Kemra Matthew sits at right with one of his two public defenders during his murder trial in Clayton County Superior Court. (Staff Photo: Kathy Jefcoats)
JONESBORO — A toddler found lifeless inside his home in July 2012 died from a hard blow to his head, a medical examiner testified Wednesday morning.
Clayton County jurors saw graphic autopsy photos of Jadien Harvey, 2, who died July 11, 2012. The photos showed 11 separate bruises on his head, and a 3-inch linear fracture that Dr. Keith Lehman said killed the child.
Under direct examination by Clayton County Deputy Chief Assistant District Attorney Kathryn Powers, Lehman said the only way the injuries could have been suffered accidentally was if he’d been in a car accident or fallen from a great height.
“Even a fall from a great height could cause some of the injuries but not all,” he said. “The injuries are consistent with being slammed into a flat hard surface like a wall.”
Kemra Nesta Matthew, 31, is charged with murder and other felonies in the child’s death. Matthew was living with the boy’s mother, Ashley Harvey, and is the father of two of her five children. Matthew denies any wrongdoing and told Clayton County police “I can’t think of nothing” to tell them about what could have happened to the toddler.
Matthew was baby-sitting the children while Harvey worked and told police he doesn’t know what happened to the boy. His story to police was that Jadien was unresponsive when Matthew tried to wake him from a nap.
Lehman said Jadien suffered bleeding into the brain tissue itself, mild bruising in the middle of his back, bruising of his left elbow and a “prominent amount of bleeding” of the soft tissue behind his abdomen.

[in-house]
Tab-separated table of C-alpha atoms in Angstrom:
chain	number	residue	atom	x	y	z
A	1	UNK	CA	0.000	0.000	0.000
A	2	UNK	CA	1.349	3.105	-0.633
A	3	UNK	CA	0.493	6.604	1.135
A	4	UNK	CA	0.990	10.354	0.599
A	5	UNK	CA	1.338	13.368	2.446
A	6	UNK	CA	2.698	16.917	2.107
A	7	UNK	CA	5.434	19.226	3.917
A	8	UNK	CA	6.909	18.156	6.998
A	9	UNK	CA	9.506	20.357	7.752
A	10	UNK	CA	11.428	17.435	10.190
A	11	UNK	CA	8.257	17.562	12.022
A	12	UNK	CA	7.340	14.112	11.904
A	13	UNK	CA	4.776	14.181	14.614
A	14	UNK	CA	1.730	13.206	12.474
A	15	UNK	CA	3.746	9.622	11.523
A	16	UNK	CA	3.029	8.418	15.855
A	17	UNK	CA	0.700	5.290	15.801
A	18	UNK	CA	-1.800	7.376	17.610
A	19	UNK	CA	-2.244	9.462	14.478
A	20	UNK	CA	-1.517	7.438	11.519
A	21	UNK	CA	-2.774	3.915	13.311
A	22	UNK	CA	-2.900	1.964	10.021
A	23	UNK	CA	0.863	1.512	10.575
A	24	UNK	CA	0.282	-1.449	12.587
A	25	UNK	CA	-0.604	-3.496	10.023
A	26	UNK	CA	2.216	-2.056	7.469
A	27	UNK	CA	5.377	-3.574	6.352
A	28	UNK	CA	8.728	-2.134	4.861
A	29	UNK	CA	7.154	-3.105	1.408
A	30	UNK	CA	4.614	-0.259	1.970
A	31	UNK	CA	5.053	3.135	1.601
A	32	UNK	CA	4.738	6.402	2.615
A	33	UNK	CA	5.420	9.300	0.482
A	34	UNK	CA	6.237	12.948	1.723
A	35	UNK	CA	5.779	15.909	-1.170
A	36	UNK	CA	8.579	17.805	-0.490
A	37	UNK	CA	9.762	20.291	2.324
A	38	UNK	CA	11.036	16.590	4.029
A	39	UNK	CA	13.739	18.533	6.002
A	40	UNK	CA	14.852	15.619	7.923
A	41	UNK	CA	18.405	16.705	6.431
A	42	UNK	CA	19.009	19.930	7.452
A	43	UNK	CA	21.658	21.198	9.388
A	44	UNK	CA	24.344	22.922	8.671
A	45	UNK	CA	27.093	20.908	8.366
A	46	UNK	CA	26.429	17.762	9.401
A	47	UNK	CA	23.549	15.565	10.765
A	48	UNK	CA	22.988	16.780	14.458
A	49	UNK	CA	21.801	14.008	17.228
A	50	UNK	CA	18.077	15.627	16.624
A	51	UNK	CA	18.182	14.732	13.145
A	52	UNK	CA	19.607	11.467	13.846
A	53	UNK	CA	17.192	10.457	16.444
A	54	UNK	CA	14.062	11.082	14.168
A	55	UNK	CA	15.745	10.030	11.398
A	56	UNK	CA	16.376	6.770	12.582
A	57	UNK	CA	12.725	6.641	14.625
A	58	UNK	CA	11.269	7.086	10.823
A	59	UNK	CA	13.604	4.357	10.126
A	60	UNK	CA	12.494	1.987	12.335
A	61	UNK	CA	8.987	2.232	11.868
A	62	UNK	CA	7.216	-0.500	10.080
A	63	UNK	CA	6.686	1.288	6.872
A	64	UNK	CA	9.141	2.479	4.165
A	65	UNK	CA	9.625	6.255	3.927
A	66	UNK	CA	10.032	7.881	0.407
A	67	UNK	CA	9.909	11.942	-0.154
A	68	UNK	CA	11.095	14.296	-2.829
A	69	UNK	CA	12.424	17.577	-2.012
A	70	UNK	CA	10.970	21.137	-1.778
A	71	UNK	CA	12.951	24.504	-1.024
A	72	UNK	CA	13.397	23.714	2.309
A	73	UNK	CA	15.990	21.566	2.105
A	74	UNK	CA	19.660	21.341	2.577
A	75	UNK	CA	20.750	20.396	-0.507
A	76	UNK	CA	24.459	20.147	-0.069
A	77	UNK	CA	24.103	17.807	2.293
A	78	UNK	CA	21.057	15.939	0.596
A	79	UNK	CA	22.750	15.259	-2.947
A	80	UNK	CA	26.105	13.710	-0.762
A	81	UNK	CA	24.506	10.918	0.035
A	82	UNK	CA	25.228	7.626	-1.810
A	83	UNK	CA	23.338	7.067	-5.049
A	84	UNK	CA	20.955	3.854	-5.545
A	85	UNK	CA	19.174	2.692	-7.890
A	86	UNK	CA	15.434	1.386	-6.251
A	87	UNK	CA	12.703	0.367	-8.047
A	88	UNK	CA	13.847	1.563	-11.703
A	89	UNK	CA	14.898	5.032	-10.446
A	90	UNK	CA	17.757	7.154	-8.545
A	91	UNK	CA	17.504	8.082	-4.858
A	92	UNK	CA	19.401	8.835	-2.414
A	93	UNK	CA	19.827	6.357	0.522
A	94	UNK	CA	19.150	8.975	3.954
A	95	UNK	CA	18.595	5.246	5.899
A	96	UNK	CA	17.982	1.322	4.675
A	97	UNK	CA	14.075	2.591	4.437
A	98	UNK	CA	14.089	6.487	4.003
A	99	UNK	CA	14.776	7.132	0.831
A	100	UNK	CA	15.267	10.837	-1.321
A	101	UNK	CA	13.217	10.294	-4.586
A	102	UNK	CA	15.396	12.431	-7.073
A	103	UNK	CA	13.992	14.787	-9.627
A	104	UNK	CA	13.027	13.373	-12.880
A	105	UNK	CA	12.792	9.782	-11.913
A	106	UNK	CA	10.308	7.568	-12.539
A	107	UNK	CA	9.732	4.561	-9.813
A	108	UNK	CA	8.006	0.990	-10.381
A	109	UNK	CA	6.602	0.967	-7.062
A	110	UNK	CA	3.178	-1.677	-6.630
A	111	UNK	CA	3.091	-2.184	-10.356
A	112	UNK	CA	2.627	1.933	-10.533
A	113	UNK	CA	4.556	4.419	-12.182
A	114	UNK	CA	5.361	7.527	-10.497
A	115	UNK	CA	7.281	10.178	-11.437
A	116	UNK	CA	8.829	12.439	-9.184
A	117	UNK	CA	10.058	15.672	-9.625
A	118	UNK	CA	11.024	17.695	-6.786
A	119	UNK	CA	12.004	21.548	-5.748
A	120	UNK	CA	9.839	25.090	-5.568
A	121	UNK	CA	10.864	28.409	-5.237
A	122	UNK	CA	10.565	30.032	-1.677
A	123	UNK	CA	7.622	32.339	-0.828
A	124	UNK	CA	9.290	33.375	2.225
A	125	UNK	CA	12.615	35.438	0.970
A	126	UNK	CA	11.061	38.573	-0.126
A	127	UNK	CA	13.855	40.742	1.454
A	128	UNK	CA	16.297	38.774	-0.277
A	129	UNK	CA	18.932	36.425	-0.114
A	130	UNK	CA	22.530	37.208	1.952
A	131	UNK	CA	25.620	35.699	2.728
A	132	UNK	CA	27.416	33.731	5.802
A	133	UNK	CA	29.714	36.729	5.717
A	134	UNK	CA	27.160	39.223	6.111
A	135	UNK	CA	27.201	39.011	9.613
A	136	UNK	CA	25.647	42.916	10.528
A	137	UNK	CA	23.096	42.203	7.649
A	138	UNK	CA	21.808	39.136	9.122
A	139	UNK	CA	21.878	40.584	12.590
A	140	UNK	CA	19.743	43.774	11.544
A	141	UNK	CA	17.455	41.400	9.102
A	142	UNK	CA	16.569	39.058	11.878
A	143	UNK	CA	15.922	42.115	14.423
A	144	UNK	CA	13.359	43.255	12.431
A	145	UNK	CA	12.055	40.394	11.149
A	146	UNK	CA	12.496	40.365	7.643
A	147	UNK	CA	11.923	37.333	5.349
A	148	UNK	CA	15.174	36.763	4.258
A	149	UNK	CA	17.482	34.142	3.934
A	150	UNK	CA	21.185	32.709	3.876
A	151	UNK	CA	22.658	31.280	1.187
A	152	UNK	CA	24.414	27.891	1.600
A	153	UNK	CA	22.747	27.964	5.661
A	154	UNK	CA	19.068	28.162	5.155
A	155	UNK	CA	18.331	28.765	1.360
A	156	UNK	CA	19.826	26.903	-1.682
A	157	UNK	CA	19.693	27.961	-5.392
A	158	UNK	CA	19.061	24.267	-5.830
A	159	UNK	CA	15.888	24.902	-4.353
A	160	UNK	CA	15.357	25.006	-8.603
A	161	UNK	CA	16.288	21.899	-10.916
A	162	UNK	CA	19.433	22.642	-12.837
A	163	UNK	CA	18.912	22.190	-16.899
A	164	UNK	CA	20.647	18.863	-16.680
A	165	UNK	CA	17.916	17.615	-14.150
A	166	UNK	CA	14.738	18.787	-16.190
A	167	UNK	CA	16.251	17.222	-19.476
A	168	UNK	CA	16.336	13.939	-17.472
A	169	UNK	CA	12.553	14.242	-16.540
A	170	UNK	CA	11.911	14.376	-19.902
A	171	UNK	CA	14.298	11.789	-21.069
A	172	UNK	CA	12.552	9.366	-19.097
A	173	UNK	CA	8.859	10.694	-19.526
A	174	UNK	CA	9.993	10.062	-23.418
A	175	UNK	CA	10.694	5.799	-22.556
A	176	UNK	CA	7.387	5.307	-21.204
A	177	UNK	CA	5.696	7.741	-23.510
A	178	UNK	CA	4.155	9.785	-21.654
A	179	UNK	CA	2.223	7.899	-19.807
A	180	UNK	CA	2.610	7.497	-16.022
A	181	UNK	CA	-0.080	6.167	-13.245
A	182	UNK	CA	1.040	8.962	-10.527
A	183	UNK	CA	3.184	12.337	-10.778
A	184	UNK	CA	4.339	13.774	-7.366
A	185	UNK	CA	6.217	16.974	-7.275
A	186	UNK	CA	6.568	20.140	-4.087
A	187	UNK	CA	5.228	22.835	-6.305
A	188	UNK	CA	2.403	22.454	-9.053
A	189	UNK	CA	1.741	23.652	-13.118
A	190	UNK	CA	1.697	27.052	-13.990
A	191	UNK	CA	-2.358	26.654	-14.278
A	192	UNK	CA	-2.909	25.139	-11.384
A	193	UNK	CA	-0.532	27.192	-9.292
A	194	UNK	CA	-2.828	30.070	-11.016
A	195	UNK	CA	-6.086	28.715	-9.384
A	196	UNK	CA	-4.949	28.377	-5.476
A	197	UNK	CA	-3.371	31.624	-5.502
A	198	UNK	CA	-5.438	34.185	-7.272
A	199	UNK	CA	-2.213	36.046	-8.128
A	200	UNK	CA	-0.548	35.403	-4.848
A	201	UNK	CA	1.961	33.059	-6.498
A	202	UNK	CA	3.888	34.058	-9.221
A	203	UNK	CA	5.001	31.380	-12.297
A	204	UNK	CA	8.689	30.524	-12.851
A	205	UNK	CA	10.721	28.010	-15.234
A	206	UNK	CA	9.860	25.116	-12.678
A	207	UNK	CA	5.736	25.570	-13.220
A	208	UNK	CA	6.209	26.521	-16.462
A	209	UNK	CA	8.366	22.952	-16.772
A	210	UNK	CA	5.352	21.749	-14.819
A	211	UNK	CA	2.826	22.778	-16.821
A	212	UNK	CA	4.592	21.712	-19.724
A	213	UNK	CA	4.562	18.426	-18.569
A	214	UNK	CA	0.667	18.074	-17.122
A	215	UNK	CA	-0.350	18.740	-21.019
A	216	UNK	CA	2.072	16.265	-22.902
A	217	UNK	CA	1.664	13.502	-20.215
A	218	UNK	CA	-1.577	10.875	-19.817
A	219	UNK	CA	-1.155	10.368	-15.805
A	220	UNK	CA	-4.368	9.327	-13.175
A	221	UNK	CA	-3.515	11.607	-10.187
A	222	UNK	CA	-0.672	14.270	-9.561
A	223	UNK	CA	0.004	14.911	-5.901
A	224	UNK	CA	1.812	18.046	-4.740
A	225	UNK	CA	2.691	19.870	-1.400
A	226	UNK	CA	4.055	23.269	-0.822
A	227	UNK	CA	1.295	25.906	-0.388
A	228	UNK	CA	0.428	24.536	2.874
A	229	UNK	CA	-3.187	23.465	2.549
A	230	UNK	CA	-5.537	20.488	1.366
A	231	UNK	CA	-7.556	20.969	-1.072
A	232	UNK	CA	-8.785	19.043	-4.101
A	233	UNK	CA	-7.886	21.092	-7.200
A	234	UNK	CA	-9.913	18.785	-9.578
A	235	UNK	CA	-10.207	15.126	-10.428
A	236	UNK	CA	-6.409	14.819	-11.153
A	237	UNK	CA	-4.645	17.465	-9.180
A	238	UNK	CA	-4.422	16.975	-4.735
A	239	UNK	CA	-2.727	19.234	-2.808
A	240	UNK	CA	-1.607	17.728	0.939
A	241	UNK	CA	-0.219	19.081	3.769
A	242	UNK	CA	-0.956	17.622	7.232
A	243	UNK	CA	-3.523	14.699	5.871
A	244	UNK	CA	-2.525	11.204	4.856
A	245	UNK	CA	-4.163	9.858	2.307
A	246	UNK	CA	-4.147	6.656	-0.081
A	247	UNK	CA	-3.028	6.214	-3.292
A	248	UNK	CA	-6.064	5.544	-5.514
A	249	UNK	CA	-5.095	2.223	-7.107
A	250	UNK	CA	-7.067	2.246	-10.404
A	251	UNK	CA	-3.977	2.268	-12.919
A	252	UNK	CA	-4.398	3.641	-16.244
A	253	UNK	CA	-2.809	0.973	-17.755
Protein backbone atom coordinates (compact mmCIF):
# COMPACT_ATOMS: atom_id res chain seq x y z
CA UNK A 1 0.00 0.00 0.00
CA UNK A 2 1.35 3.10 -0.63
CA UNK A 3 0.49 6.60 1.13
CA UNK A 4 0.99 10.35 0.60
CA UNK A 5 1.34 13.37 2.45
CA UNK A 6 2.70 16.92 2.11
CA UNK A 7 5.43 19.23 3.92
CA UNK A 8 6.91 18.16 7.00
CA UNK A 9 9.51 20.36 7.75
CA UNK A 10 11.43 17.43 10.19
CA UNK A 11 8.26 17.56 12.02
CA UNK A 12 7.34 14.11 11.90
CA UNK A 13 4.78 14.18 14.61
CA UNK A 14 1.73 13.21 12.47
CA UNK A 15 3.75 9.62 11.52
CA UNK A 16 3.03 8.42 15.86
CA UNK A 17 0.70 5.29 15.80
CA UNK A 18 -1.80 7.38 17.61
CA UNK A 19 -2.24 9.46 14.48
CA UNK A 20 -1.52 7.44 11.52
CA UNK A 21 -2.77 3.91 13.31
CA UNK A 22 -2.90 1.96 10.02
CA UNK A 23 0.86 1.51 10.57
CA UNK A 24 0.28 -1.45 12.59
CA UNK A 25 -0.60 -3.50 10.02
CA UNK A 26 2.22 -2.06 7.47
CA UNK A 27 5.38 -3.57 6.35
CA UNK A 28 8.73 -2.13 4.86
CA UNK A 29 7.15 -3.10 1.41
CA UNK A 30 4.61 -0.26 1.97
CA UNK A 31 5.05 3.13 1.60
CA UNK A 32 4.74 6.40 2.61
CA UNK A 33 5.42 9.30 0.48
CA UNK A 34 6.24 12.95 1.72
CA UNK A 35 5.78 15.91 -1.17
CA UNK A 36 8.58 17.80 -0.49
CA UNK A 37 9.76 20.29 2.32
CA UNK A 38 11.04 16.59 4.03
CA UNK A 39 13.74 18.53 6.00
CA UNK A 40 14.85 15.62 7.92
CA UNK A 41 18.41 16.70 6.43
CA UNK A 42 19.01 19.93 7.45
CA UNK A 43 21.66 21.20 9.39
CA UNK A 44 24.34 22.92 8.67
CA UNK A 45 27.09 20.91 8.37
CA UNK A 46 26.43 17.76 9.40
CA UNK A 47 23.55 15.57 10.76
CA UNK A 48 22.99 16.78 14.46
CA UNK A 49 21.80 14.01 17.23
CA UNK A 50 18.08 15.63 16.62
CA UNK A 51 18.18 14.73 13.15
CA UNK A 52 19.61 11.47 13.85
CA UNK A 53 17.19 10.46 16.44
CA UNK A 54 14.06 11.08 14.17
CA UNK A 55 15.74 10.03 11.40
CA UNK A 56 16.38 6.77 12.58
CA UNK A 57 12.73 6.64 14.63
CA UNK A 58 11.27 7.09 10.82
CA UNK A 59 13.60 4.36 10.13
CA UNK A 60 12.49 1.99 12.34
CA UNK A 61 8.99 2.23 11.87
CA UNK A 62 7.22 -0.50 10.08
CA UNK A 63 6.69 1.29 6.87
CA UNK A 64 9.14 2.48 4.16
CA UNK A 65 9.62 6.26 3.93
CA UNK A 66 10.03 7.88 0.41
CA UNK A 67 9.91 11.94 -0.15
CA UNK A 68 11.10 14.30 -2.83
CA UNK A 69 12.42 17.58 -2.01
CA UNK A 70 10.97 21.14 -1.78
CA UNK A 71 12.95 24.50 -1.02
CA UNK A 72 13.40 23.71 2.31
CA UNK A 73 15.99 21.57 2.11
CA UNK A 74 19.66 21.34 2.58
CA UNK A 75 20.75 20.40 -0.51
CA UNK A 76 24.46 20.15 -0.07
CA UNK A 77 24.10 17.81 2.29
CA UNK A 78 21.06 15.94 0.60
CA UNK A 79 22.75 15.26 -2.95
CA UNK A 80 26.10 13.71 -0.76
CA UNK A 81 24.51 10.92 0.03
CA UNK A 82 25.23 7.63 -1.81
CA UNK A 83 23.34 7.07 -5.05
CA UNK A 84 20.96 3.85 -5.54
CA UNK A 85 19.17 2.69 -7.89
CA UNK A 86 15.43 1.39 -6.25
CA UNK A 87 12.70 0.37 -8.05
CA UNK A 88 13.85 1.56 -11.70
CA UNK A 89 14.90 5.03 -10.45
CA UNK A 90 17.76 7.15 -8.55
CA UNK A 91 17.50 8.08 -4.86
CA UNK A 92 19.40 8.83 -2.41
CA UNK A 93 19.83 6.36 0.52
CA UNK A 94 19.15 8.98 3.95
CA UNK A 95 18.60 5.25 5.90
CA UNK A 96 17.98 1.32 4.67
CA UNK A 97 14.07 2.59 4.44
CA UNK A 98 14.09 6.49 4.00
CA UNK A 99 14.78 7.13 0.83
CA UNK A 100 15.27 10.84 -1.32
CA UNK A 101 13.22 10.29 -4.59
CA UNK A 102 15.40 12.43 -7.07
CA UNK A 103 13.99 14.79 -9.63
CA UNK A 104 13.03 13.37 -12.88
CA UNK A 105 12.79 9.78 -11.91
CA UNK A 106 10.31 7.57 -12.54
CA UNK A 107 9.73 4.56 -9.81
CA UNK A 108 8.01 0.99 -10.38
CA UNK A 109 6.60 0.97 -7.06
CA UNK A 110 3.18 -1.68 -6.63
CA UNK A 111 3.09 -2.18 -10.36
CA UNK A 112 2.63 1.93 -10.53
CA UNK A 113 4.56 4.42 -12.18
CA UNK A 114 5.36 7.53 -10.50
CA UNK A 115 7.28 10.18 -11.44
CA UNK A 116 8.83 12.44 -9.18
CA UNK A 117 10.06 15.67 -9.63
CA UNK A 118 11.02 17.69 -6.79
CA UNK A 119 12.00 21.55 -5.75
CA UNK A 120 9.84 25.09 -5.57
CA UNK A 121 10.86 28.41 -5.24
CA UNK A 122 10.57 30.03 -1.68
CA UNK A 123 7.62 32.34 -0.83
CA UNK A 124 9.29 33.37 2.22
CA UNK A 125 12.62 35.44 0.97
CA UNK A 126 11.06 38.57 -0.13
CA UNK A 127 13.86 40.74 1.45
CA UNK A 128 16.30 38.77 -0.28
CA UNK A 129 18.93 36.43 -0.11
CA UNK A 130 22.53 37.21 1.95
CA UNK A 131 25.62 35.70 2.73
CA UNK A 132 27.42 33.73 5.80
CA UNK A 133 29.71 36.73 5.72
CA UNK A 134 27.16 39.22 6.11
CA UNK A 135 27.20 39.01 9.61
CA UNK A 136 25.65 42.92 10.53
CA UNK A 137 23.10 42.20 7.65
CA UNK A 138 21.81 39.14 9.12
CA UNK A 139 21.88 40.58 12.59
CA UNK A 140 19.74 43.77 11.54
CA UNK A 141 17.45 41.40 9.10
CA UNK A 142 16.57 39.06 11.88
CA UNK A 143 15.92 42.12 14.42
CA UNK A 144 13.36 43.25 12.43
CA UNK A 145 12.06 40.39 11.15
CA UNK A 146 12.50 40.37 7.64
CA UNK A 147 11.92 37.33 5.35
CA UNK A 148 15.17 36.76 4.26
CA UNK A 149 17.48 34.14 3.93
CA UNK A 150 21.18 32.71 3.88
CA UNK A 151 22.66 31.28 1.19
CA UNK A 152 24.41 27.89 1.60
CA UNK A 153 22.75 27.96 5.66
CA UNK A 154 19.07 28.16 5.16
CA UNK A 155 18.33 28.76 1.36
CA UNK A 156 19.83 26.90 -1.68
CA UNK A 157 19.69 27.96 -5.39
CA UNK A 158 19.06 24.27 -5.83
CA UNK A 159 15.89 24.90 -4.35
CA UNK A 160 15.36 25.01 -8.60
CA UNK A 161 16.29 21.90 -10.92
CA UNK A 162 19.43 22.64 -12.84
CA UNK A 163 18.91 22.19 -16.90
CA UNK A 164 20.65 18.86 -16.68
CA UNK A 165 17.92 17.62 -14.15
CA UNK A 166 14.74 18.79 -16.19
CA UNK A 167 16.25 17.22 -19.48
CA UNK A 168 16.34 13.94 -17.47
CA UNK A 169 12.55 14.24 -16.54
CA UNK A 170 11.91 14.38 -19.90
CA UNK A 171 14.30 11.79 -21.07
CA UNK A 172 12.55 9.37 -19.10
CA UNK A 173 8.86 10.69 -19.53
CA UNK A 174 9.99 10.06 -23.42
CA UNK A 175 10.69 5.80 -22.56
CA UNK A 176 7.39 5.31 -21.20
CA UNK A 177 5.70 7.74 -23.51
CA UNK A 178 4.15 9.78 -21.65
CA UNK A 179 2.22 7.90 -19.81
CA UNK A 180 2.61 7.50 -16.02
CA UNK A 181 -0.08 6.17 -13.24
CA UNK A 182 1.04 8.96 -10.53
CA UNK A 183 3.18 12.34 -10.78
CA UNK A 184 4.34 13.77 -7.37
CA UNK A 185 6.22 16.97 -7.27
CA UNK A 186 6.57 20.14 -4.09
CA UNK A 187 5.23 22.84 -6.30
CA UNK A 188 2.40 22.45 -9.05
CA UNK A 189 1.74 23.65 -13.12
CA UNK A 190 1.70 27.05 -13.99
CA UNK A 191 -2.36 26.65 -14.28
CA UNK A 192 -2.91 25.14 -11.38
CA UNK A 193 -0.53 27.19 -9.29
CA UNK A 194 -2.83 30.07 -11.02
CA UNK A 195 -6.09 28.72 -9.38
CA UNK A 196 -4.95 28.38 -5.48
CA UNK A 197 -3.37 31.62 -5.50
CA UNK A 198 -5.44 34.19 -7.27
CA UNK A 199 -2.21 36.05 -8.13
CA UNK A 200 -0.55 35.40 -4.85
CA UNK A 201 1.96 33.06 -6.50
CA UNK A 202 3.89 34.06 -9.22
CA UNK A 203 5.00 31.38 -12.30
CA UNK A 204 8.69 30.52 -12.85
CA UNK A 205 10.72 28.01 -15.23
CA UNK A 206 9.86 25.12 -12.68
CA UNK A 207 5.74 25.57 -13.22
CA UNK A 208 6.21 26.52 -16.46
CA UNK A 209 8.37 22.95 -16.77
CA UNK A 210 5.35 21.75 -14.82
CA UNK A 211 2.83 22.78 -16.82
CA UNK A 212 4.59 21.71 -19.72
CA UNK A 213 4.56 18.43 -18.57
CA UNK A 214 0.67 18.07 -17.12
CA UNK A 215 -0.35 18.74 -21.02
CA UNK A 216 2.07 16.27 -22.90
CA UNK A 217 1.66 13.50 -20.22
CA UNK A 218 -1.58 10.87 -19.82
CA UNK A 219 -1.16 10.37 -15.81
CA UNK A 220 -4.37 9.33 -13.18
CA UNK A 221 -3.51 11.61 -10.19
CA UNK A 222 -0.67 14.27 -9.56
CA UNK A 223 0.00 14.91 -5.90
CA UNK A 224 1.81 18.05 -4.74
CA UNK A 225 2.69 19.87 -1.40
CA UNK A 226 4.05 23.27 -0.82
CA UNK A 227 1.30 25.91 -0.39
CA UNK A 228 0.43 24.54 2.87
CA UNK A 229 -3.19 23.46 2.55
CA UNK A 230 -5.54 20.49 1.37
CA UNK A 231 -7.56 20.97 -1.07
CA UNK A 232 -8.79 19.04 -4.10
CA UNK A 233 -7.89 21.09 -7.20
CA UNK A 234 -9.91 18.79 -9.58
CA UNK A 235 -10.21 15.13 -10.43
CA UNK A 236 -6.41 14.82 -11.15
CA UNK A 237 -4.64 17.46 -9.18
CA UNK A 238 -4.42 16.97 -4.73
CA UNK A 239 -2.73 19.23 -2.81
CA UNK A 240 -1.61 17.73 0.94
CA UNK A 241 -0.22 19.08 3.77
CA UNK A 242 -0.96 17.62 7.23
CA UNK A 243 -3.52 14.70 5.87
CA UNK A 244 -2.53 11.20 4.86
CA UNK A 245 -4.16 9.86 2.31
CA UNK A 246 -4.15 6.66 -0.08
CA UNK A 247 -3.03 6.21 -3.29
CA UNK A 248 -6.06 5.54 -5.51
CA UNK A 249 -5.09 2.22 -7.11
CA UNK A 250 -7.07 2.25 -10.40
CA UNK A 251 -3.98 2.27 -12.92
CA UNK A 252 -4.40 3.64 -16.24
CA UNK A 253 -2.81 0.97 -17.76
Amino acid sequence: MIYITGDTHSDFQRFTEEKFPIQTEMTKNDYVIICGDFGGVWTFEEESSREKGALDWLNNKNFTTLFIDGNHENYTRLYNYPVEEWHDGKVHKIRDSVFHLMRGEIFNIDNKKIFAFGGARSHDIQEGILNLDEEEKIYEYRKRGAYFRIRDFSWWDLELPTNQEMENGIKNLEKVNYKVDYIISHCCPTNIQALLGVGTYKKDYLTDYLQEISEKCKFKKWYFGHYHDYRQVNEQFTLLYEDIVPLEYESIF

The autopsy also showed bleeding in the optic nerve sheath in both eyes, Lehman testified.
Lehman said the extent of his injuries would have prevented the child from walking, talking, eating, standing or playing normally.
“He would have been immediately symptomatic right after the injuries were sustained,” said Lehman. “He would have been abnormally sleepy and confused. There could have also been vomiting.”
Matthew showed no outward emotion as the photos were displayed on a large screen in Chief Judge Deborah Benefield’s courtroom.
Jadien’s older brother, Ashton Capers, who was 4, suffered elevated liver and pancreatic enzymes, a serosal tear in his small intestines, a bruise on his lower back, a spinal compression fracture, a fracture of his left shin bone that showed no signs of healing and a condition that caused his skeletal muscle fibers to rapidly break down.
Capers told police “Kam” hit him in the stomach. He was rushed to Children’s Healthcare of Atlanta the day his brother died and underwent emergency surgery.
Capers testified Tuesday. Powers walked the small-framed boy, now 6, to the witness stand. He held a green and orange ball and seemed overwhelmed by his surroundings and the dozens of strangers all looking at him. Capers glanced wide-eyed several times directly at Matthew but didn’t address him.
He nervously fumbled with both ears as Powers tried to make him comfortable enough to talk about what happened to him almost two years ago. After a series of innocuous questions, Powers asked, “Did Kam hit you in your stomach?”
“Yes,” he answered.
An audible gasp from jurors and spectators could be heard as the questioning ended.
Public defender Ashley Palmer didn’t cross-examine the child.
Ashton and his siblings are in their grandmother’s custody. Shannon Evans Harvey testified Tuesday that when she dropped them off for visits with their mother, Capers was hesitant to exit the car.
“He would hold on to his brother’s collar,” she said. “He’d ask his mother, ‘Is Kam in there?’ She would say no. Only then would he let go and allow his brothers inside.”
In addition to Capers, Jadien’s twin brother and Kemra Jr., Shannon Harvey has custody of the girl her daughter was pregnant with when Jadien died, she said. The girl celebrated her first birthday Thursday.
If convicted of murder, Matthew faces a mandatory minimum life in prison with the possibility of parole.